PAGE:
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Labor Secretary (DOL) Alex Acosta is defending the Trump administration's plan to cut OSHA enforcement funds in favor of compliance assistance, arguing that assisting companies may yield greater workplace safety results in certain cases.

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The Trump administration is proposing to limit the reach of the Obama OSHA's final beryllium rule by stripping protections from the rule's oversight of the construction and shipyard sectors while retaining the new exposure limit for the sectors, arguing that the Obama rule is based on limited data on how other standards protect workers in the sectors.

Environmental and labor groups are asking a federal court to stay EPA's nearly two-year delay of an Obama-era rule strengthening the agency's facility accident prevention program, charging the delay is “plainly illegal” under the Clean Air Act and would irreparably harm their interests given past agency findings that chemical accidents continue to occur.

Labor groups are seeking to intervene in support of environmentalists' challenge to the Trump administration's lengthy delay of an Obama-era facility safety rule, arguing that the delay irreparably harms workers and that environmentalists may not fully represent workers, who have a “distinct perspective” on the facilities where they work.

Critics of EPA's proposed ban on certain uses of trichlorothylene (TCE) are faulting the Obama administration's conclusion that TCE causes human cancers and are calling on the Trump administration to assess new data from worker safety studies released since EPA's 2011 Integrated Risk Information System (IRIS) review of the chemical.

Public health groups are seeking to intervene in industry's lawsuit challenging the Obama OSHA's May 2016 final rule overhauling the agency's worker injury and illness reporting program, charging the Trump administration likely will not defend a provision calling for public disclosure of injury data, which the groups say is mandatory.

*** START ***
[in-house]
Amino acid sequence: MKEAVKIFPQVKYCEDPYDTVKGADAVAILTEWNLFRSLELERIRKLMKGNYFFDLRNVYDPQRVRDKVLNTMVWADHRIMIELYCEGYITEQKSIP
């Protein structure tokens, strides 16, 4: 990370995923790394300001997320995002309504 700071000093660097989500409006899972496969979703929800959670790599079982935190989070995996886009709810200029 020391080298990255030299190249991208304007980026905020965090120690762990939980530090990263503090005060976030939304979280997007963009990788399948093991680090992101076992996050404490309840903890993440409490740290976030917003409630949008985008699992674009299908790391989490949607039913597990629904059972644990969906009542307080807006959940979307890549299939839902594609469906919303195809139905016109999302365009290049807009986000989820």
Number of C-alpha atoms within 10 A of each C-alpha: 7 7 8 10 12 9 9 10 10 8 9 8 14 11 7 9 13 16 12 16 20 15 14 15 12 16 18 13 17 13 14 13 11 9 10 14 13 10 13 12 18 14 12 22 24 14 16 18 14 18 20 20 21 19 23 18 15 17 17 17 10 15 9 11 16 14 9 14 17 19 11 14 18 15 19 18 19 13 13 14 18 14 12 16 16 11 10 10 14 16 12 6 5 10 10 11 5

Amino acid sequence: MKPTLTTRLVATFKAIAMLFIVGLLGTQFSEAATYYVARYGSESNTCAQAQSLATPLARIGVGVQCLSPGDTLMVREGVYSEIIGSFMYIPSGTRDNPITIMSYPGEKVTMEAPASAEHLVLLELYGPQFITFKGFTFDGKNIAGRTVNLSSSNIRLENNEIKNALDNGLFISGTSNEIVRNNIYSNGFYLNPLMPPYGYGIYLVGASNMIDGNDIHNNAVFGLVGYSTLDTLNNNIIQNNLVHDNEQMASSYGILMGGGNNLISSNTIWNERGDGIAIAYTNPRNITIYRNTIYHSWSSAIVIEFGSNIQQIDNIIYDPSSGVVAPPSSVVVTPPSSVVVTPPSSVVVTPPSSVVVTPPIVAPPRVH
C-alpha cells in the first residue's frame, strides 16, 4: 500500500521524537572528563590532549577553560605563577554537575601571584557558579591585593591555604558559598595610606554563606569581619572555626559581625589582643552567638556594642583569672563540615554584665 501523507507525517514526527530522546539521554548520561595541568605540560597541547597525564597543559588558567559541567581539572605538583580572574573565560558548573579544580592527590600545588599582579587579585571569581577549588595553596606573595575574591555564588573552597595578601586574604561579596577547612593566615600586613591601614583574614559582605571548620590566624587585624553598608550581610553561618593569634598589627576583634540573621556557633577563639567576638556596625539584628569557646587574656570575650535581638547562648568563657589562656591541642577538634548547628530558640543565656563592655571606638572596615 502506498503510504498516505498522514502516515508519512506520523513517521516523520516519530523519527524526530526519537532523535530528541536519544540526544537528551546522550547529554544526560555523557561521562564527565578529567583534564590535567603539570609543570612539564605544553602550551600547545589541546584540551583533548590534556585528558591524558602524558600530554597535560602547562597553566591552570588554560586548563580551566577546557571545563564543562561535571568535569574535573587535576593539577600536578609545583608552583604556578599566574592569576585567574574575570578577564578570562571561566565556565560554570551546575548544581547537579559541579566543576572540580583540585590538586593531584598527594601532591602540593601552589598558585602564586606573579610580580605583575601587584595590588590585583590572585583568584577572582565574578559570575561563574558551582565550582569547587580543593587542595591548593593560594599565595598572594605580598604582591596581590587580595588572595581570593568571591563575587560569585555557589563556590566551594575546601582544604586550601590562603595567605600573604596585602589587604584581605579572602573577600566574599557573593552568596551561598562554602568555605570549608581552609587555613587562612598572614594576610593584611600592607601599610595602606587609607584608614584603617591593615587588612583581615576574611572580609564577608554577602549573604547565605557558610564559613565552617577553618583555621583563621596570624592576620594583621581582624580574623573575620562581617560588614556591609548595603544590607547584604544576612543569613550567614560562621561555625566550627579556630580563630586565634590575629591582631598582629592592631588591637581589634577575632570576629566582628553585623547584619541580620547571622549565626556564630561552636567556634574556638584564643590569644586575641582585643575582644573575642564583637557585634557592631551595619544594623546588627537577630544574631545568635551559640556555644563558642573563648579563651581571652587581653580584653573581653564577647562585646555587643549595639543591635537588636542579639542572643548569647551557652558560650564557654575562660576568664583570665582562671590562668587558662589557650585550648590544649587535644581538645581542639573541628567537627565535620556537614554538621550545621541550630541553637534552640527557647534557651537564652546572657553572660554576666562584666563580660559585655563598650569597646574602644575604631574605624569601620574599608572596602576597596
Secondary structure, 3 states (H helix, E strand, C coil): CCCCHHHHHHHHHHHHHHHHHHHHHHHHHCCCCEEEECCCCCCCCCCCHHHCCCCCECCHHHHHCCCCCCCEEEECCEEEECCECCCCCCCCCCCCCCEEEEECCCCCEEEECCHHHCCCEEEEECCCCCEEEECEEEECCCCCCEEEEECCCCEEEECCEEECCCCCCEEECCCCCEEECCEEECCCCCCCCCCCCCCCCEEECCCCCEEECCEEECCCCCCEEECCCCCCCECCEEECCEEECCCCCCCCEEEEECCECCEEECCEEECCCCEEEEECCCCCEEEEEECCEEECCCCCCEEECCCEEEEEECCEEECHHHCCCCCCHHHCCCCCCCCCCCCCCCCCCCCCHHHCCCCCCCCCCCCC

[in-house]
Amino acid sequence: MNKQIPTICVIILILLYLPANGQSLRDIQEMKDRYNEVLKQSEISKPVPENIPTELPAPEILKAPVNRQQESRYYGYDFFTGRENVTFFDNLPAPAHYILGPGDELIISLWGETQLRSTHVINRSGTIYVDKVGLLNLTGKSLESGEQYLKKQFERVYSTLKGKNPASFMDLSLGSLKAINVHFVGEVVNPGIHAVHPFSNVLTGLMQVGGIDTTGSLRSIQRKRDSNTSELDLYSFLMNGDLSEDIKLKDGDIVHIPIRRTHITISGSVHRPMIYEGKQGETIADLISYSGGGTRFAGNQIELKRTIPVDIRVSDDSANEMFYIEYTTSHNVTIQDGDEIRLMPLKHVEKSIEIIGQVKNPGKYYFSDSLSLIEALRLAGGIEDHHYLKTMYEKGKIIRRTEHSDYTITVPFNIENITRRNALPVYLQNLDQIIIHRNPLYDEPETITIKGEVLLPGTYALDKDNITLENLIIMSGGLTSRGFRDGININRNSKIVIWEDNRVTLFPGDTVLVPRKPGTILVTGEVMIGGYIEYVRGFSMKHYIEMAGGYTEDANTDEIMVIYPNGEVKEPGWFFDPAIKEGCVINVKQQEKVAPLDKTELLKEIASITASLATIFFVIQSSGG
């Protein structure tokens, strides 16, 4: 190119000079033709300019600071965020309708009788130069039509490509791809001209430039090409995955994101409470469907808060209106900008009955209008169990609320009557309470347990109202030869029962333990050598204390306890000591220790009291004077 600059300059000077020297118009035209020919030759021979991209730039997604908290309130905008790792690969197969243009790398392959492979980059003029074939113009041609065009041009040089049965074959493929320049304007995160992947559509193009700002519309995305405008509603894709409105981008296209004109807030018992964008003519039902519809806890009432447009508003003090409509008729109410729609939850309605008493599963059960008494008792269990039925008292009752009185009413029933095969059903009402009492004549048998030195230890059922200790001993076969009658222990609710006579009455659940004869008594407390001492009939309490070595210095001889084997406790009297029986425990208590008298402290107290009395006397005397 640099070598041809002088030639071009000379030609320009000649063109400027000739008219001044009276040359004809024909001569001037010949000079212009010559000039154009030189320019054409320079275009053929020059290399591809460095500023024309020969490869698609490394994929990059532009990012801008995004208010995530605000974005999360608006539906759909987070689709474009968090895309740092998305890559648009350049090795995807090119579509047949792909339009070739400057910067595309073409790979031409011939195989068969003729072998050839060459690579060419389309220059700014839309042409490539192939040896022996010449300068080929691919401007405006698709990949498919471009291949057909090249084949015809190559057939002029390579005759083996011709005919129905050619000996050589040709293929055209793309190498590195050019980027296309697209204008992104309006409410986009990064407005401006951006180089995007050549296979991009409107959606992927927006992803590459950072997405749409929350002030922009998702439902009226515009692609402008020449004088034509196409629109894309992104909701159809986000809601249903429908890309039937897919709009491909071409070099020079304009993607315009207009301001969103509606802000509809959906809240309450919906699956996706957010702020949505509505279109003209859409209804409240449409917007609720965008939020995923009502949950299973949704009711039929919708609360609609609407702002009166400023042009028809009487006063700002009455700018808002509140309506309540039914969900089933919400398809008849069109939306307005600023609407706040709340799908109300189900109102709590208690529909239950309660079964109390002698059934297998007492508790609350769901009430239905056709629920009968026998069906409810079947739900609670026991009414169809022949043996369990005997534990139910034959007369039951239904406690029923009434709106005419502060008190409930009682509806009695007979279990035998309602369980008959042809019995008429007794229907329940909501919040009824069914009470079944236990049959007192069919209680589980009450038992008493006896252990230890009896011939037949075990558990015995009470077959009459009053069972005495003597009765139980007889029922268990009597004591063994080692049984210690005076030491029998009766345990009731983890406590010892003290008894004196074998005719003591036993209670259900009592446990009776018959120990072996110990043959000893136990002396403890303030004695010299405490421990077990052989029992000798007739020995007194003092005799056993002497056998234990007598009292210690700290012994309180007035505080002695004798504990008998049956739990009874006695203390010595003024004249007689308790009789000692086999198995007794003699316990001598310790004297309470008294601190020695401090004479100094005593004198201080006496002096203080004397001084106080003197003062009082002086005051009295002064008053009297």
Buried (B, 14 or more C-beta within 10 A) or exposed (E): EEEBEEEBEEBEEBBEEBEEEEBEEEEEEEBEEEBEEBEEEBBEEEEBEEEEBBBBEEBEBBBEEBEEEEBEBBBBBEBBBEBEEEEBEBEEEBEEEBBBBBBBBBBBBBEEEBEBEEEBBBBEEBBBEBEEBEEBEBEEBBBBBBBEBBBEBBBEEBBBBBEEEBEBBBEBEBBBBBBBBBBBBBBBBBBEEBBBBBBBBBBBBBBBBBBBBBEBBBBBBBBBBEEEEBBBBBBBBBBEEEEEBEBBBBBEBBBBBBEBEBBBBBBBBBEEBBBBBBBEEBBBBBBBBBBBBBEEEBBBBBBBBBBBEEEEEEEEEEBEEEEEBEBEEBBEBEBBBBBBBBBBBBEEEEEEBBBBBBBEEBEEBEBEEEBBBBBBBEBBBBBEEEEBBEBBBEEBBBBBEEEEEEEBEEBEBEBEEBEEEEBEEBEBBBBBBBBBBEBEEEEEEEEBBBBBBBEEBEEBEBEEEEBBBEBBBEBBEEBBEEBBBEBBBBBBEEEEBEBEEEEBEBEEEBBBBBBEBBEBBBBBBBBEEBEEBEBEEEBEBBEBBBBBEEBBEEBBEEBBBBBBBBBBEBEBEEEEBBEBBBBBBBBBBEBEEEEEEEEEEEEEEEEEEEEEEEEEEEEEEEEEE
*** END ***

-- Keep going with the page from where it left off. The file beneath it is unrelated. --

The White House Office of Management and Budget (OMB) has completed review of a Trump administration proposed rule widely expected to weaken an Obama OSHA regulation that strengthened protections for worker exposure to beryllium, possibly by stripping the construction and maritime industries from the rule's scope.

A coalition of environmental and public interest groups are challenging EPA Administrator Scott Pruitt's recently-issued rule delaying for an additional 20 months the agency's Obama-era facility safety regulation, and appear slated to argue that the lengthy delay violates federal law and will put workers and communities at risk of future disasters.

Chemical industry groups are urging NIOSH to clarify that a draft chemicals classification guide that allows users to assess workers' risks to substances that lack exposure limits with limited data will not be used to strengthen standards for other chemicals or replace OSHA standards, though a labor group says the process could inform future regulation.

Labor unions are defending their claim that they have a right to intervene in an industry lawsuit challenging the Obama administration's final rule updating the agency's worker injury and illness reporting regulation, fearing the Trump administration will not adequately represent their interests in a rule that provides “specific, new rights” for workers.

Short Takes

The Trump administration has announced that it will seek to revise the Obama OSHA's controversial final rule updating the agency's worker injury and illness reporting regulation, proposing to delay that regulation's initial reporting deadline by five months after the agency has been slow in launching an electronic portal for collecting the data.

The U.S. Court of Appeals for the District of Columbia Circuit has set oral argument in the complex litigation challenging the Obama OSHA's landmark final rule seeking to protect workers from exposure to silica, which industry groups have argued is overly strict and labor unions have petitioned the court to strengthen in some respects.

A recent survey of OSHA and state enforcement efforts in the retail sector has found violations of hazard communications standards (HCS) are the most cited health and safety violations trailed by citations for electrical standards, power industrial truck rules and then maintenance, safeguards and operational features for exit routes.

The Commerce Department is slated to issue this week a report to the White House targeting OSHA and other agencies' rules that burden manufacturers, an administration official tells Reuters, a document that is expected to target Obama-era limits for worker exposures to silica and beryllium, among others.